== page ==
Penalty kicks and racist abuse

Marcus Rashford about to score a penalty against Colombia in 2018 (CC Licence Voltmetro)

Marcus Rashford, Jadon Sancho, and Bukayo Saka are football heroes who should be celebrated. They have represented their country at the highest level while still in their teens. They now face abuse that is absurd in its ignorance about football, and abhorrent in its expression of racism.

Marcus Rashford is 23, and was the youngest English player to score in his first senior international. Jadon Sancho is 21, and is the youngest Dortmund player to score ten goals in a Bundesliga season. Bukayo Saka is just 19, and was Arsenal’s player of the season this year.

English football fans should be proud of their team for ending the Euro 2020 final unbeaten in open play, against an Italy side that was undefeated in an astonishing 33 games. The same goes for all players involved in penalty shootouts anywhere, whether or not they score.

It is abhorrent that a small minority of people have abused Marcus Rashford, Jadon Sancho, and Bukayo Saka, on the basis of their race. It is uplifting that so many decent people have responded by celebrating these three young heroes.

Penalty Kicks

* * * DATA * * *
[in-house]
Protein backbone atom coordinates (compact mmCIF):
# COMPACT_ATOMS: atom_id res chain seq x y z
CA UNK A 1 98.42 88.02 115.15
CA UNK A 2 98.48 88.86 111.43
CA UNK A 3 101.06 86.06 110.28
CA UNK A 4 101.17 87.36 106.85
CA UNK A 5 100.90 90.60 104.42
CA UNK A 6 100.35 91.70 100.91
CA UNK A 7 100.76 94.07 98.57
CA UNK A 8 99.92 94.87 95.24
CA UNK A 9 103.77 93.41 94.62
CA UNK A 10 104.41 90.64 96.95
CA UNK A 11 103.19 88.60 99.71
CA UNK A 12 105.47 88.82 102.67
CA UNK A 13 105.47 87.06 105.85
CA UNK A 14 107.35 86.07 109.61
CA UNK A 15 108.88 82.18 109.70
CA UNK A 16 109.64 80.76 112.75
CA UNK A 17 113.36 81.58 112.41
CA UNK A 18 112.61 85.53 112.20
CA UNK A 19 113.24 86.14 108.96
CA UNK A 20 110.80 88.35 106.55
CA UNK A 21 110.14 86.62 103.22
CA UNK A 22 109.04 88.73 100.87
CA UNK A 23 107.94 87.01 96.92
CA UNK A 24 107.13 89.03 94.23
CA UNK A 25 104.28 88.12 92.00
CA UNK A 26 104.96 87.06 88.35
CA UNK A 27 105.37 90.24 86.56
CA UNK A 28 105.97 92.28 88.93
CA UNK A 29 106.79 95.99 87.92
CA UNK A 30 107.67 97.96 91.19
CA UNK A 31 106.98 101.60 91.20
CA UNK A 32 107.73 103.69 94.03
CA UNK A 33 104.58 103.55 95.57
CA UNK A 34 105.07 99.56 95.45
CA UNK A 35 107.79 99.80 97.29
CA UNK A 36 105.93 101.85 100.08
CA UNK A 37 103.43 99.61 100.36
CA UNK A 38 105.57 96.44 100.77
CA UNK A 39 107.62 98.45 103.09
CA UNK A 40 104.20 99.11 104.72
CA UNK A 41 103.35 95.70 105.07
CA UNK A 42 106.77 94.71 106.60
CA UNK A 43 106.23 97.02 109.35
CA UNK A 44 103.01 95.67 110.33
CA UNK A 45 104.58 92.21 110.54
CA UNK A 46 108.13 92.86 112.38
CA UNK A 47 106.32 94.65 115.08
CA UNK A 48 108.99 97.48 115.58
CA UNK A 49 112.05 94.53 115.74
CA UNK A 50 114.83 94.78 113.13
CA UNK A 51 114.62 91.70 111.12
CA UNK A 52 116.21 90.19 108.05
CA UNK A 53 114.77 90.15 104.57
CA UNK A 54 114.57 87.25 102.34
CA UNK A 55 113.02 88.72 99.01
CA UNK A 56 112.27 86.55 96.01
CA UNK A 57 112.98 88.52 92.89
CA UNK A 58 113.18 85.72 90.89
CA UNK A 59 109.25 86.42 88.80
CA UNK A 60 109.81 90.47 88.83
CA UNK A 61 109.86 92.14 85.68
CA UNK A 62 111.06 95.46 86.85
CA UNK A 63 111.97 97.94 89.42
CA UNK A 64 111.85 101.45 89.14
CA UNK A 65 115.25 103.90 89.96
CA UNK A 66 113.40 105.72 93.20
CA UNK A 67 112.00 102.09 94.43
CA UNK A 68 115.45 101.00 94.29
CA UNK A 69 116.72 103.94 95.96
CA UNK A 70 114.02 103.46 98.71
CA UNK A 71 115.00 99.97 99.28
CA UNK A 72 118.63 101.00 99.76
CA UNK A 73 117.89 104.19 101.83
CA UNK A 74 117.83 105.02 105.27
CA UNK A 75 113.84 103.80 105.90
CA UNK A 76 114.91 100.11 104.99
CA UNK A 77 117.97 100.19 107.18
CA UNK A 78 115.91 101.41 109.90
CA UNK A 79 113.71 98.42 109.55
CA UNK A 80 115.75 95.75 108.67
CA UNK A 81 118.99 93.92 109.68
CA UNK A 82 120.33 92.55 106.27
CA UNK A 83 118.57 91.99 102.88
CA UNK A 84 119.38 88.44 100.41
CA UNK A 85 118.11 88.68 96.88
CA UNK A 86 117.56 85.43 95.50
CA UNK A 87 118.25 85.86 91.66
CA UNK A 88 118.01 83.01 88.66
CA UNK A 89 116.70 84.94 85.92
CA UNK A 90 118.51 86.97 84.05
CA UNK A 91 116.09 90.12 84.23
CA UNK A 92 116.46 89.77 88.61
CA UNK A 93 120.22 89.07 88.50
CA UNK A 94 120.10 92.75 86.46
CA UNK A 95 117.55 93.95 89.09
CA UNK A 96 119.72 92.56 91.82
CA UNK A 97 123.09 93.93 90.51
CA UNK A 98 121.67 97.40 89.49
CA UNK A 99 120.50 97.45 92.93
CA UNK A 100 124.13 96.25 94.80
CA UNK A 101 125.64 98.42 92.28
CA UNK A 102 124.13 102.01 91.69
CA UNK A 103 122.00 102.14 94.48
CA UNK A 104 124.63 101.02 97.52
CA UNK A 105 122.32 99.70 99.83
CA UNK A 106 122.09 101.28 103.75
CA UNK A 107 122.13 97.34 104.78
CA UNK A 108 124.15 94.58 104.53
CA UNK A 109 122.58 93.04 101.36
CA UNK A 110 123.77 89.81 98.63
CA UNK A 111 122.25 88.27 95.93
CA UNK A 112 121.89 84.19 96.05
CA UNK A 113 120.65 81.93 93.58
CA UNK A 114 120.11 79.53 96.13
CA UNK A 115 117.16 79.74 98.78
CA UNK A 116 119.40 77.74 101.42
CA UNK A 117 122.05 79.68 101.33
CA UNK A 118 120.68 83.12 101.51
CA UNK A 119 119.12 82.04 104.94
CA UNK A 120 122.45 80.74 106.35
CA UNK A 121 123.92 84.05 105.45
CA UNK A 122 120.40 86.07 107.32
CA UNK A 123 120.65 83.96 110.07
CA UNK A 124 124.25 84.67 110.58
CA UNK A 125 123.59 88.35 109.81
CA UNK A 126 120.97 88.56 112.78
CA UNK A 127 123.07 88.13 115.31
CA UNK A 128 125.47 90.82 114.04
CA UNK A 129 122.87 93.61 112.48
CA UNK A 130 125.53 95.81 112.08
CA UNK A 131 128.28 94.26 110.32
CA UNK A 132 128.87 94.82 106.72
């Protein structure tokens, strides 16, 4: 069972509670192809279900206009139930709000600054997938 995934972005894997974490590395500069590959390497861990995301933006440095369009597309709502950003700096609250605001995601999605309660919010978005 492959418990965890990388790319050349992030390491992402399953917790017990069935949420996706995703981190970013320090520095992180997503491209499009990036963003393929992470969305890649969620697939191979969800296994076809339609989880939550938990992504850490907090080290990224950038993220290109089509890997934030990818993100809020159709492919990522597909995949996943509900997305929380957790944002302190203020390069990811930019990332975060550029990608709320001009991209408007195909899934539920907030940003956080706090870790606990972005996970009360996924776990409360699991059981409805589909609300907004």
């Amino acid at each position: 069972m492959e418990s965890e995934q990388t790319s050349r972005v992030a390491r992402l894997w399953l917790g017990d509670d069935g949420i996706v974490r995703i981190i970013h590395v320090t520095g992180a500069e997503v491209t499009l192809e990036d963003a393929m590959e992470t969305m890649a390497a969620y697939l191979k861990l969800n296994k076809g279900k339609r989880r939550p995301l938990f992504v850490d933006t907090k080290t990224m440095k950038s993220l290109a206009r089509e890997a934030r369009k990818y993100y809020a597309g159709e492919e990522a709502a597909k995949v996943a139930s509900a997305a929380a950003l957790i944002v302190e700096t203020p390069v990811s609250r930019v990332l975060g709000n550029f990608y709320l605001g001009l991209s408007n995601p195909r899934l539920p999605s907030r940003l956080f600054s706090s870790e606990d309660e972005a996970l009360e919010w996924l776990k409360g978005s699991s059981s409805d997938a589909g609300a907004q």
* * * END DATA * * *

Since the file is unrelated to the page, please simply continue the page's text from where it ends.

Let’s start with their critics’ ignorance about football. There is no shame in missing a penalty kick. On average it happens every fourth penalty, and very few players score every penalty they take.

Prolific strikers Lionel Messi and Cristiano Ronaldo have each missed nearly thirty penalties. Totti, Ibrahimovic, Cavani, Rooney, Ronaldinho, Aguero, van Nistelrooy, Griezmann, Pirlo, and Neymar have each missed ten or more spot-kicks.

Penalty shootouts are an arbitrary way to quickly settle drawn games, to avoid the inconvenience of a replay. For context, this used to be done by a coin toss. The only certainty of a penalty shootout is that one or more players have to miss, as the shootout will continue until that happens.

Two FIFA World Players of the Year have missed penalties during high profile international shootouts: Marco Van Basten for the Netherlands against Denmark in Euro 1992, and Roberto Baggio for Italy against Brazil in the World Cup final in 1994.

Many great players have missed penalties for England, including Tom Finney, Dixie Dean, Bobby Charlton, Alan Ball, Francis Lee, Allan Clarke, Kevin Keegan, Trevor Francis, Glen Hoddle, David Platt, Peter Crouch, Alan Shearer, Gary Lineker, and Harry Kane.

Many more have missed during the wheel of fortune of penalty shootouts, including Stuart Pearce, Chris Waddle, Gareth Southgate, Paul Ince, David Batty, David Beckham, Frank Lampard, Steven Gerrard, Jamie Carragher, Ashley Cole, and Jordan Henderson.

Young heroes Marcus Rashford, Jadon Sancho, and Bukayo Saka now join these great players in this fickle footballing rite of passage. They will come out of the experience stronger, and they will continue to be among the finest footballers of their generation.

Racist Abuse

However ignorant their critics are about football, it is abhorrent that a small minority are abusing these young heroes on the basis of their race.